Matthew Hooton uses his NBR column to explain about David Cunliffe’s skullduggery in Te Tai Tokerau.
Less widely reported was MrÂ Keyâs reference to the Maori Party. Like National voters in Epsom and Ohariu, the prime minister told those in the Maori electorates to back his support partiesâ candidates.
This is aÂ bit cheeky: National doesnât run candidates in the Maori electorates because, theoretically, its policy is to abolish them (although itâs extremely doubtful Mr Key personally agrees, givenÂ his commitment to national reconciliation).
Thatâs why Mr Keyâs nod to the Maori Party is so important. Under MMP, this election remains too close to call. For National to have a chanceÂ of a third term, Mr Key may well need Maori Party co-leader Te Ururoa Flavell to retain Waiariki. Even more important is the result in Hone Harawiraâs Te Tai Tokerau electorate, which spans CapeÂ Reinga to West Auckland.
Most commentators assume Mr Harawira is completely safe, especially now he has scored Kim Dotcomâs dosh. But that reveals they havenât looked at the data veryÂ carefully.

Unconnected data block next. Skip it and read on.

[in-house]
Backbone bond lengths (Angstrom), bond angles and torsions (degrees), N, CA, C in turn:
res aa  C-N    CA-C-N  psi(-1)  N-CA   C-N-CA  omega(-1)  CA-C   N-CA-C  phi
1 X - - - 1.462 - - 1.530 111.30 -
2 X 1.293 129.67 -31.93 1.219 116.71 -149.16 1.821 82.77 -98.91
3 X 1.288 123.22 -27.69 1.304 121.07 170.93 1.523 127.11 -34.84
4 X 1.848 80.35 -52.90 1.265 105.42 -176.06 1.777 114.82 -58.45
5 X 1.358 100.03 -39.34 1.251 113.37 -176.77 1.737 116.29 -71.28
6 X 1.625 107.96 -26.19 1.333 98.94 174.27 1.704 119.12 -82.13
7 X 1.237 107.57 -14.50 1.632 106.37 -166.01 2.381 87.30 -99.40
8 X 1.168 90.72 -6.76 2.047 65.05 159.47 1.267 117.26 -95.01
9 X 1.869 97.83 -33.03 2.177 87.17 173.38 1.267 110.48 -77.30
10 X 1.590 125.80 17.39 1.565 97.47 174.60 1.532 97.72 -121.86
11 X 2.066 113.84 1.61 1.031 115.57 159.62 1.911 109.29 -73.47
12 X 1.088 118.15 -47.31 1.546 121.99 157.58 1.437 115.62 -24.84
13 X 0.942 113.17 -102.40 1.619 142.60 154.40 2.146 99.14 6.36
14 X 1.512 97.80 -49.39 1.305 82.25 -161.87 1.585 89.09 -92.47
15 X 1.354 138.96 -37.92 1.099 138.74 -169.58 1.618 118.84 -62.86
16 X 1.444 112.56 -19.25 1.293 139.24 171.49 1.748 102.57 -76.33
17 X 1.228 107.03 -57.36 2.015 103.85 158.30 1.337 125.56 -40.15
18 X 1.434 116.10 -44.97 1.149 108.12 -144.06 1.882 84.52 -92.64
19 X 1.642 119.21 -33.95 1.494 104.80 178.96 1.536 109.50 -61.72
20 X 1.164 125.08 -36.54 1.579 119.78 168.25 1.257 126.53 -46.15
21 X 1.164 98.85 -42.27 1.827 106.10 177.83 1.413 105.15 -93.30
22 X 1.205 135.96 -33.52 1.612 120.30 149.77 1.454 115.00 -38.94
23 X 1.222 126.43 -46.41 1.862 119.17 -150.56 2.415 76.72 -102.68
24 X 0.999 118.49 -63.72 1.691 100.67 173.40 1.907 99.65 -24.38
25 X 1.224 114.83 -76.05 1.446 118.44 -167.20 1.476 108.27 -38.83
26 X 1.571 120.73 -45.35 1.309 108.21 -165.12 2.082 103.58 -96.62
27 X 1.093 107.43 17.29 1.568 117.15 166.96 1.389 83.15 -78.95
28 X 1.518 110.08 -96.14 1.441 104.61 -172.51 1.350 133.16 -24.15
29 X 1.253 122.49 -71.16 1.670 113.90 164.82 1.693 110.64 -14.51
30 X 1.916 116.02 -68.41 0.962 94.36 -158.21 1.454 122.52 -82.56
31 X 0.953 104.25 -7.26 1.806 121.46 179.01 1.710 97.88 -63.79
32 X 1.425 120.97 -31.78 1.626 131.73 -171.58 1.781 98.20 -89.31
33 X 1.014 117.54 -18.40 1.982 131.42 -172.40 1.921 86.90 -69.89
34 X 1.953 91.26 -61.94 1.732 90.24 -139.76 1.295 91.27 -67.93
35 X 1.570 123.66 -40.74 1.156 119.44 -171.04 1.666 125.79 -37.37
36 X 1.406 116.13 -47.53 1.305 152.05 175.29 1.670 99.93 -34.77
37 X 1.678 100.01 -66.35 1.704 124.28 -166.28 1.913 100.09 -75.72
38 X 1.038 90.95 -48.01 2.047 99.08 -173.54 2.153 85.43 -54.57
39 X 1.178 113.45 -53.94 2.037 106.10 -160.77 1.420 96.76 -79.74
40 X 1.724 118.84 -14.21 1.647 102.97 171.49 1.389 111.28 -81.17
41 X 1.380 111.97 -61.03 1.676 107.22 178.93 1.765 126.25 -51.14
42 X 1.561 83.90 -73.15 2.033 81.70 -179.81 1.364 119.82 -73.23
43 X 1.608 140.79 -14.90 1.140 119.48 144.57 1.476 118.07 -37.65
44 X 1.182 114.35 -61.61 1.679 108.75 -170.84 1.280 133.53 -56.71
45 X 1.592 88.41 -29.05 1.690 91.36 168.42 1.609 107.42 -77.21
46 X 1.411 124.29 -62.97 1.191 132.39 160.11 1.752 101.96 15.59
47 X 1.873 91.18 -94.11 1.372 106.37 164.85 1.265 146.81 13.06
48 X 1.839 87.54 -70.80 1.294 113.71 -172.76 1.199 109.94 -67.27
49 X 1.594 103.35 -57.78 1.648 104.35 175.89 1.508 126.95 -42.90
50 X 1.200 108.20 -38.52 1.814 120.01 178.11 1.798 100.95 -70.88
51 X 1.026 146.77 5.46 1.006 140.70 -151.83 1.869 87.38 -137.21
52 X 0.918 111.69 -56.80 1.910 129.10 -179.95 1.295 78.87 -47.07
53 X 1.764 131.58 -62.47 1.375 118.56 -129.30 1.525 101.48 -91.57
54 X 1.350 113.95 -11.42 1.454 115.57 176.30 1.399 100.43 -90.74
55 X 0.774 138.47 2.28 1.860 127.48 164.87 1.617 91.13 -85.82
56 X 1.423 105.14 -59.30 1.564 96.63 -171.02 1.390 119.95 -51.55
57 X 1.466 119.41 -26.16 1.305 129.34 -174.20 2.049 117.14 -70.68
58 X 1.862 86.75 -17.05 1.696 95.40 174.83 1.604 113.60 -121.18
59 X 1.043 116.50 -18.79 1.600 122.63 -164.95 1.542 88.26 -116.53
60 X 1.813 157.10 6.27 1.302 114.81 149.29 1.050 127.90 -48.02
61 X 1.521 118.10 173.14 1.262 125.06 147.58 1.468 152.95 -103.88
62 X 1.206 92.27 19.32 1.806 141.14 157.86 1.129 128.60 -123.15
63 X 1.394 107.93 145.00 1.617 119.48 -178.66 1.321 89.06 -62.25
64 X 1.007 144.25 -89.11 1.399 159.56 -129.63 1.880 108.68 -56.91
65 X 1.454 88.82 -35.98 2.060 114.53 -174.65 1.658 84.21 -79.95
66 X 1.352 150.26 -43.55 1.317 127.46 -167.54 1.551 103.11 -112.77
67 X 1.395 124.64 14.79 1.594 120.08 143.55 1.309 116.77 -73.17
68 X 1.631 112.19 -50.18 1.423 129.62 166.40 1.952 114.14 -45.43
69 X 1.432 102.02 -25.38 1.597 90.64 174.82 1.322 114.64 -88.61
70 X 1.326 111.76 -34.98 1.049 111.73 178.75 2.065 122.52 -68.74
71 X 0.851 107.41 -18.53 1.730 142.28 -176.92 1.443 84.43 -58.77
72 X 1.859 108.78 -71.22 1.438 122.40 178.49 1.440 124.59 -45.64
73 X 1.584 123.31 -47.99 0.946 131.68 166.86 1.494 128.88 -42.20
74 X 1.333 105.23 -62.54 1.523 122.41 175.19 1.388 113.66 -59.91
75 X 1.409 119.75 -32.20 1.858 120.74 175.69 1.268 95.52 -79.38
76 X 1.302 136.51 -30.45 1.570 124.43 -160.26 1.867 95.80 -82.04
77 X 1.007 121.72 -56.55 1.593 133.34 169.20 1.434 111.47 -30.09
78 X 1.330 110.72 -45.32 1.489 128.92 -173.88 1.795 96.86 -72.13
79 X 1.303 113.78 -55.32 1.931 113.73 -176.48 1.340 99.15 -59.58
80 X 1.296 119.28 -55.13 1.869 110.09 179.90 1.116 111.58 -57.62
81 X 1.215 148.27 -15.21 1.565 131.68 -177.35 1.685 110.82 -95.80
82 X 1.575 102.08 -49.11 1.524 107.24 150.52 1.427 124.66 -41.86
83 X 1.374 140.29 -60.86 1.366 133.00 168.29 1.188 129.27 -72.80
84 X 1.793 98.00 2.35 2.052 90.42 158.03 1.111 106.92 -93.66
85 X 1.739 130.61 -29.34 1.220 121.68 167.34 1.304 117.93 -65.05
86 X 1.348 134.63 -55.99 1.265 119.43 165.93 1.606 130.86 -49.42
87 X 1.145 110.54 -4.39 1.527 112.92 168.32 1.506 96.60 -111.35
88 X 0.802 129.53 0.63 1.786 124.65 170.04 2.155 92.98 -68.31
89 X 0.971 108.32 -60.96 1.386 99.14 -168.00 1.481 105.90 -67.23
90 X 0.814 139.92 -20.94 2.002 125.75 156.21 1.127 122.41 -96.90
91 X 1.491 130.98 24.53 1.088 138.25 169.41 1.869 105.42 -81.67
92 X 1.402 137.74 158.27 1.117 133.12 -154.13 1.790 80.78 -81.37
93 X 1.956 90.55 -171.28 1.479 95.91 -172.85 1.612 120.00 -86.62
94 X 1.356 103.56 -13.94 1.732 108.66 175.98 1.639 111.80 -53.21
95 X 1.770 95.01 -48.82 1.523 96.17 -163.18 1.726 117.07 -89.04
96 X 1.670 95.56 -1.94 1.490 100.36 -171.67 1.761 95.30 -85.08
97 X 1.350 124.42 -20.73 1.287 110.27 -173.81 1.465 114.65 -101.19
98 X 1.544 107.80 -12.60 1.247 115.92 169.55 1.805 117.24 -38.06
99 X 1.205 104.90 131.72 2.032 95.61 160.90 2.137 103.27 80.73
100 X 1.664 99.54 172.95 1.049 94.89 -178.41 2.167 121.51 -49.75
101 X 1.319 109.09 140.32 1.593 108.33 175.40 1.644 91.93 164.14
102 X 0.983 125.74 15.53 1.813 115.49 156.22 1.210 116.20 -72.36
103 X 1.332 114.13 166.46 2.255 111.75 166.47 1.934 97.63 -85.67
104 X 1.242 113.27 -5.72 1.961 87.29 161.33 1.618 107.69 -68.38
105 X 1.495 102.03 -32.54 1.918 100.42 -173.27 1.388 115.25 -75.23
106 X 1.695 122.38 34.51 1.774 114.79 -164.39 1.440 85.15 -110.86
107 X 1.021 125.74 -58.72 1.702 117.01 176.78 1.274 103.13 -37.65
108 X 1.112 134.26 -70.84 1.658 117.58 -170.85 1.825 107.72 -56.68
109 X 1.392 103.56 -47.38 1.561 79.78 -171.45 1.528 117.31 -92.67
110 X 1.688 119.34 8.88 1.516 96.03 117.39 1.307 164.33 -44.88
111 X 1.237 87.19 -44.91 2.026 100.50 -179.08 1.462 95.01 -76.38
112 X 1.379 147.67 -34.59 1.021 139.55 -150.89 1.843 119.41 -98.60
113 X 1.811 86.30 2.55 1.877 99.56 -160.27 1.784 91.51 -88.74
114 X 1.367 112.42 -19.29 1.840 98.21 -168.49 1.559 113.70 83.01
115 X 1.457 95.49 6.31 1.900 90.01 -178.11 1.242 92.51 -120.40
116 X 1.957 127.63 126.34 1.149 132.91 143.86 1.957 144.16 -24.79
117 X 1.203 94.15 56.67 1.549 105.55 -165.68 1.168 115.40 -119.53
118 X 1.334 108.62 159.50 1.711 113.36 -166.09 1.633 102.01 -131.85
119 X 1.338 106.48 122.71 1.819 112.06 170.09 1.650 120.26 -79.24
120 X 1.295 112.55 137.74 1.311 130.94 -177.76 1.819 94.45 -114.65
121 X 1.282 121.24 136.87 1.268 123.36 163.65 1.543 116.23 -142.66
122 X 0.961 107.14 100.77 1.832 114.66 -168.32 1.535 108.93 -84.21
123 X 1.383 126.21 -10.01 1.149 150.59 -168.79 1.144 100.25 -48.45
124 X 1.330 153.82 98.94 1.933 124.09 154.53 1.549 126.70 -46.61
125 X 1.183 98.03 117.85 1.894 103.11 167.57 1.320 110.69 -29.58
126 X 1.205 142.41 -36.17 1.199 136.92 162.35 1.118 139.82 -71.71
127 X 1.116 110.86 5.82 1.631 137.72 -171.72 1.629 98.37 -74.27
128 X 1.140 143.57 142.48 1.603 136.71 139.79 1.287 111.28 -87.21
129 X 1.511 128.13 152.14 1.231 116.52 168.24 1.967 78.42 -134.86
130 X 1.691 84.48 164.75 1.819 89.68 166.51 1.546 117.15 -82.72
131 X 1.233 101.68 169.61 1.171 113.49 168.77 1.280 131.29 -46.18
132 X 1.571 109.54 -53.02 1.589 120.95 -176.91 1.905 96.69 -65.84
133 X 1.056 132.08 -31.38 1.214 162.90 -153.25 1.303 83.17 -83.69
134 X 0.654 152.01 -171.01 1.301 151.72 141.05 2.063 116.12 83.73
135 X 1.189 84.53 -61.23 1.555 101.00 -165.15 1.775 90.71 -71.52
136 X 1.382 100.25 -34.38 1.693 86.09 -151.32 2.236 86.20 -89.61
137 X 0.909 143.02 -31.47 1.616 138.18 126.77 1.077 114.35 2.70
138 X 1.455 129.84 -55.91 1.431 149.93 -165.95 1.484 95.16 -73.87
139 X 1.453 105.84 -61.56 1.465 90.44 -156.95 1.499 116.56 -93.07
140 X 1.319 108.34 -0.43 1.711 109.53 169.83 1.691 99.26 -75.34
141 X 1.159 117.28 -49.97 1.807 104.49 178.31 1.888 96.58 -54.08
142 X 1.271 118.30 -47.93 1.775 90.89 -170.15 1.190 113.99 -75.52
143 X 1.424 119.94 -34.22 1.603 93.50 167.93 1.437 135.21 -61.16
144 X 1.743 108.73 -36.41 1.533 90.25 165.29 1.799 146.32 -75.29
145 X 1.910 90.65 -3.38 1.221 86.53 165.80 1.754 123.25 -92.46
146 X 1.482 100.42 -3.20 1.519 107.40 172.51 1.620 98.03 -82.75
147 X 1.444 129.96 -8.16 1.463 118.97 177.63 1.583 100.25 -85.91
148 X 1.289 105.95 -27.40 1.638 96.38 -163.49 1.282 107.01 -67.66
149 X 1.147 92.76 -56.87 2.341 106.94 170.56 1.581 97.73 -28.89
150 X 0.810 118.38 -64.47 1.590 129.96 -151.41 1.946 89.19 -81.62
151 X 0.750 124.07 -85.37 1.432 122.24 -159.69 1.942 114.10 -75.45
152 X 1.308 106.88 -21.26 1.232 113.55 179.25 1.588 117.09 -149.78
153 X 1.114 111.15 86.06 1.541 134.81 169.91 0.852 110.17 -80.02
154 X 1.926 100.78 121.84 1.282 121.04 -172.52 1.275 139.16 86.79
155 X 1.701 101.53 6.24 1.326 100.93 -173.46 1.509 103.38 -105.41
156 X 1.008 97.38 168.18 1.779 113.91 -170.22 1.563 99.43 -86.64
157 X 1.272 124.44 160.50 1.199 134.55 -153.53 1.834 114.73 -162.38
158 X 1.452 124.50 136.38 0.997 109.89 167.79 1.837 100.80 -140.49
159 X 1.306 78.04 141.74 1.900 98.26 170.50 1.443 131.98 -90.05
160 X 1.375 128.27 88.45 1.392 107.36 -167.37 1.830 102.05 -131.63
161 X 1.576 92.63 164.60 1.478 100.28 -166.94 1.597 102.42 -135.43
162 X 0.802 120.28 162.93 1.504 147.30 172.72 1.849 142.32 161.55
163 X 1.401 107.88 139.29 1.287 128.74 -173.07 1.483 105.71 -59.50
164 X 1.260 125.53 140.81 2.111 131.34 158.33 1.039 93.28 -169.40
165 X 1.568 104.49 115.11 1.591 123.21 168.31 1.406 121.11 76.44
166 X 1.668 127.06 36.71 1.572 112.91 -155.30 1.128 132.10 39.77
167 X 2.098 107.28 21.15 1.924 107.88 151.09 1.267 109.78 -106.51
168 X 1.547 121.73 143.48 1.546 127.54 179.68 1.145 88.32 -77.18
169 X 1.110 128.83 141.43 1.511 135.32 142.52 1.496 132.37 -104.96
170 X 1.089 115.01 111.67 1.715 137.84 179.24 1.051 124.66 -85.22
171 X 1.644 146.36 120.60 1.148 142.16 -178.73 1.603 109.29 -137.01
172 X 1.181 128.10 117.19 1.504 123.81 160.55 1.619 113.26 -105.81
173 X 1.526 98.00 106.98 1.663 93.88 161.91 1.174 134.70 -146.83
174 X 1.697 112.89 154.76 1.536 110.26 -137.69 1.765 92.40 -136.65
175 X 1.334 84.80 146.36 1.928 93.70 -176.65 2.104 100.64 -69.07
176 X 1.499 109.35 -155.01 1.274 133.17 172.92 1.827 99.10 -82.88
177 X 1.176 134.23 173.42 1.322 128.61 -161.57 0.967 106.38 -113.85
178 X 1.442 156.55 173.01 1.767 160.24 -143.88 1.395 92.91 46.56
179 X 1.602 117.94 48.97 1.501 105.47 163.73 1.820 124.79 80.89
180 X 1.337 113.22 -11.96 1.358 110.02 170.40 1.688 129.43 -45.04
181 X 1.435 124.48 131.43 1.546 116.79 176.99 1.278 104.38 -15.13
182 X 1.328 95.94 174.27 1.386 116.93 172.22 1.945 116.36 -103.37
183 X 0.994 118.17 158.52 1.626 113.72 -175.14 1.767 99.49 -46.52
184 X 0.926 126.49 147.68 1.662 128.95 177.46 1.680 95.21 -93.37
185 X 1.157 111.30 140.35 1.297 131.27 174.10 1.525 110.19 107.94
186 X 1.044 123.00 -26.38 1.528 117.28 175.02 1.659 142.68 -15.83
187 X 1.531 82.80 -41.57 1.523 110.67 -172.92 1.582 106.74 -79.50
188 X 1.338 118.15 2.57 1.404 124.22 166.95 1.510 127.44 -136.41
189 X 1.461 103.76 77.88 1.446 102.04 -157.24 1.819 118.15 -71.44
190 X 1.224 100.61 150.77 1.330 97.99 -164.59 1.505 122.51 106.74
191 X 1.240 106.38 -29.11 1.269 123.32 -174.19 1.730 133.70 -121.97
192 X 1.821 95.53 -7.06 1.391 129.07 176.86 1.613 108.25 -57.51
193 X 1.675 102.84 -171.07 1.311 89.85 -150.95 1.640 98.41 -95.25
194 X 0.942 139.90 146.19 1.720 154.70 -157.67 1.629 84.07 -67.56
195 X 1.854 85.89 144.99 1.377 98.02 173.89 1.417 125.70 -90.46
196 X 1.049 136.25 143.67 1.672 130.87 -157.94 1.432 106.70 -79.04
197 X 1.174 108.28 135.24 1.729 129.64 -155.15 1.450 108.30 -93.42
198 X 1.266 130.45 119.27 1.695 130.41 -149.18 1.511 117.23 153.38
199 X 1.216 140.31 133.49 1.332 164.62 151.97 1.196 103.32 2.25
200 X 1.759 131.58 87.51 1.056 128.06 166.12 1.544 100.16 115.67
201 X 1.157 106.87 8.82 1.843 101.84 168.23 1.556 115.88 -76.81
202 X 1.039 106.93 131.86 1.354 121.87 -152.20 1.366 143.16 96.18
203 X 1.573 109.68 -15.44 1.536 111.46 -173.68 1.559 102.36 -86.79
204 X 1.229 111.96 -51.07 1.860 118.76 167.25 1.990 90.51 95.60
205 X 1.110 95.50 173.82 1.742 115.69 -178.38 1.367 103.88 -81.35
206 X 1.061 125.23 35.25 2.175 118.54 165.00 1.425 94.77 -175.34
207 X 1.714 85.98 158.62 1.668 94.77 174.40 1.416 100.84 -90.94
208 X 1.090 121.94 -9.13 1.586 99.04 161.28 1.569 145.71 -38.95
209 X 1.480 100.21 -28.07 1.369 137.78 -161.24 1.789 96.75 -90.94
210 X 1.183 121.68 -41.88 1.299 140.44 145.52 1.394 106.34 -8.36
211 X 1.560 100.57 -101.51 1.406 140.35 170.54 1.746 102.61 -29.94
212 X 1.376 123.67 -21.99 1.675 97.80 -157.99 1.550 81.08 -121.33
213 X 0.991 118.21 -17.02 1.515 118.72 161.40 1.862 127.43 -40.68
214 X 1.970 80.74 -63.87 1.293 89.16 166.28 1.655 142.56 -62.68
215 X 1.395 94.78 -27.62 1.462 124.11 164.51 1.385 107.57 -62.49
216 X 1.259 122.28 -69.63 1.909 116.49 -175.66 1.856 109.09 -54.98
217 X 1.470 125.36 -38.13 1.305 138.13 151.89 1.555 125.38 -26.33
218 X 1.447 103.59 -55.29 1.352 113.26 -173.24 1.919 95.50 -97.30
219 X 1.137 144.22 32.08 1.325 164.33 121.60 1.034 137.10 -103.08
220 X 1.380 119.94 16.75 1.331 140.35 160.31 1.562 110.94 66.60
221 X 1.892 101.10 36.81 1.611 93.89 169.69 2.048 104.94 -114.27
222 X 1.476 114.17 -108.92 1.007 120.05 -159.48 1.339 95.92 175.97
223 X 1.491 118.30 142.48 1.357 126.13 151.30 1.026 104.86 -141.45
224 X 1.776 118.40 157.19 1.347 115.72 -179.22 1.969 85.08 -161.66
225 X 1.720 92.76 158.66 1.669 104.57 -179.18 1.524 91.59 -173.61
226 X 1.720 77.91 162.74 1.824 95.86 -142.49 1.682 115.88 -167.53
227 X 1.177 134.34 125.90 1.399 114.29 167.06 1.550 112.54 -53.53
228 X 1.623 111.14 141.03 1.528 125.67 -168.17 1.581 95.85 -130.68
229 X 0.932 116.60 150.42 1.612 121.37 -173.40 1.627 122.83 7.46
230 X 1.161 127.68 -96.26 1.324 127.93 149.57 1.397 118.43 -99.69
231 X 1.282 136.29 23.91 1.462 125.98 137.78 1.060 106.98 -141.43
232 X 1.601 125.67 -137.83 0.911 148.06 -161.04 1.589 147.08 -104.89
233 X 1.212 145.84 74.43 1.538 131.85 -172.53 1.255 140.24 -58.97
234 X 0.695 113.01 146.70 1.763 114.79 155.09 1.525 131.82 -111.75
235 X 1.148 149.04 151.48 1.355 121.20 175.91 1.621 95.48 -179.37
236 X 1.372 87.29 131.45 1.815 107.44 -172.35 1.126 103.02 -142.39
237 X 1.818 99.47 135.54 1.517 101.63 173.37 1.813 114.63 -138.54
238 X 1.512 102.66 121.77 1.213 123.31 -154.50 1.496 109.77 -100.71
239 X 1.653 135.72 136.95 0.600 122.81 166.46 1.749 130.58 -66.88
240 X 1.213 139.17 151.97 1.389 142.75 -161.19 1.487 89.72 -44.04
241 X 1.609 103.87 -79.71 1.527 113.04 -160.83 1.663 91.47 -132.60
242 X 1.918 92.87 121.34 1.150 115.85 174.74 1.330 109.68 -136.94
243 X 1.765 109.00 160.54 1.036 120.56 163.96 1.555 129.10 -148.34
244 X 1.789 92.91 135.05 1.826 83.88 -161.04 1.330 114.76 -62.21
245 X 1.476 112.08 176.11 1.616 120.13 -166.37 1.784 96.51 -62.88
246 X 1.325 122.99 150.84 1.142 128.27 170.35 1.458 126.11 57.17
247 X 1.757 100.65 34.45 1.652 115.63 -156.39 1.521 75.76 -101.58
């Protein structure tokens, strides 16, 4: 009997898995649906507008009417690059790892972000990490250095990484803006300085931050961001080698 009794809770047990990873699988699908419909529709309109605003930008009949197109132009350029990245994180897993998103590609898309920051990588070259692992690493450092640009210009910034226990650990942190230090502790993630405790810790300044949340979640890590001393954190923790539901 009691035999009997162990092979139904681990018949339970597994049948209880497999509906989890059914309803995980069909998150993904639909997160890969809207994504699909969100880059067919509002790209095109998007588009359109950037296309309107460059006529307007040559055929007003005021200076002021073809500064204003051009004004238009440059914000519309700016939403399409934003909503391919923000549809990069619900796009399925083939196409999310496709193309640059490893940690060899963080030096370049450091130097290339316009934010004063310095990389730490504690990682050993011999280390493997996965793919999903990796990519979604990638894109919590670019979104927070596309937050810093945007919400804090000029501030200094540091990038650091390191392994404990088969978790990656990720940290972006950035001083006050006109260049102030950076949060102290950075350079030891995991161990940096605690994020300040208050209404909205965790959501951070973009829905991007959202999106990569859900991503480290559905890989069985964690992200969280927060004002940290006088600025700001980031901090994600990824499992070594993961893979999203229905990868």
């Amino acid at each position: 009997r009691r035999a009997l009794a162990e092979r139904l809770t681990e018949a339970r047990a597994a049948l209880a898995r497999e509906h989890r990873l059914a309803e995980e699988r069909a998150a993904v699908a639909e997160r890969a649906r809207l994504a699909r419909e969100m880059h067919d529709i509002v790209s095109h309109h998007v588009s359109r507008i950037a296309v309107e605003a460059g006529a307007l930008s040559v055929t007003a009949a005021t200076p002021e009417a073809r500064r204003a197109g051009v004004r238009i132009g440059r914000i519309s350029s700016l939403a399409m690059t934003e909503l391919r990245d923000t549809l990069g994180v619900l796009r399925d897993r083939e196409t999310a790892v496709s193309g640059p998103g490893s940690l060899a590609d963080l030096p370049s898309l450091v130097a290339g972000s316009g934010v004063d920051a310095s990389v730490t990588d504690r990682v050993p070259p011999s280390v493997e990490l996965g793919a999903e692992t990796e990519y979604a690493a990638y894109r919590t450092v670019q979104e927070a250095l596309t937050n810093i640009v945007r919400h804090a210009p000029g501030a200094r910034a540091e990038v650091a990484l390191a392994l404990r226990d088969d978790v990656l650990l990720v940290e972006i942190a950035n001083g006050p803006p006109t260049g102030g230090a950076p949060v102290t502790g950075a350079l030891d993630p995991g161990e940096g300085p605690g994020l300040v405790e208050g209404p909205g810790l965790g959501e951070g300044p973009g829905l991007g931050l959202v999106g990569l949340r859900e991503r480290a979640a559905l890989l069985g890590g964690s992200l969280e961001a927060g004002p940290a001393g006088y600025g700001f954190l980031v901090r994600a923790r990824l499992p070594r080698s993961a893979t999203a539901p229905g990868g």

Three years ago, Mr Harawira only sneaked back into parliament, beating Labourâs Kelvin Davis by a mere 1165 votes, 6% of those cast. Labour won the party vote easily, by 10%. ForÂ his part, Mr Harawiraâs majority was well less than Nationalâs party vote and also NZ Firstâs (see table below). Obviously, many National and NZ First voters backed the MaoriÂ Partyâs candidate, while Green voters backed Mr Harawira.
This time, the Maori Party has Te Hira Paenga as its candidate. He would make an excellent MP. A father of five, he hasÂ post-graduate qualifications and is assistant principal at Hato Petera College. Whatever: he should fall on his taiaha.Â Read more »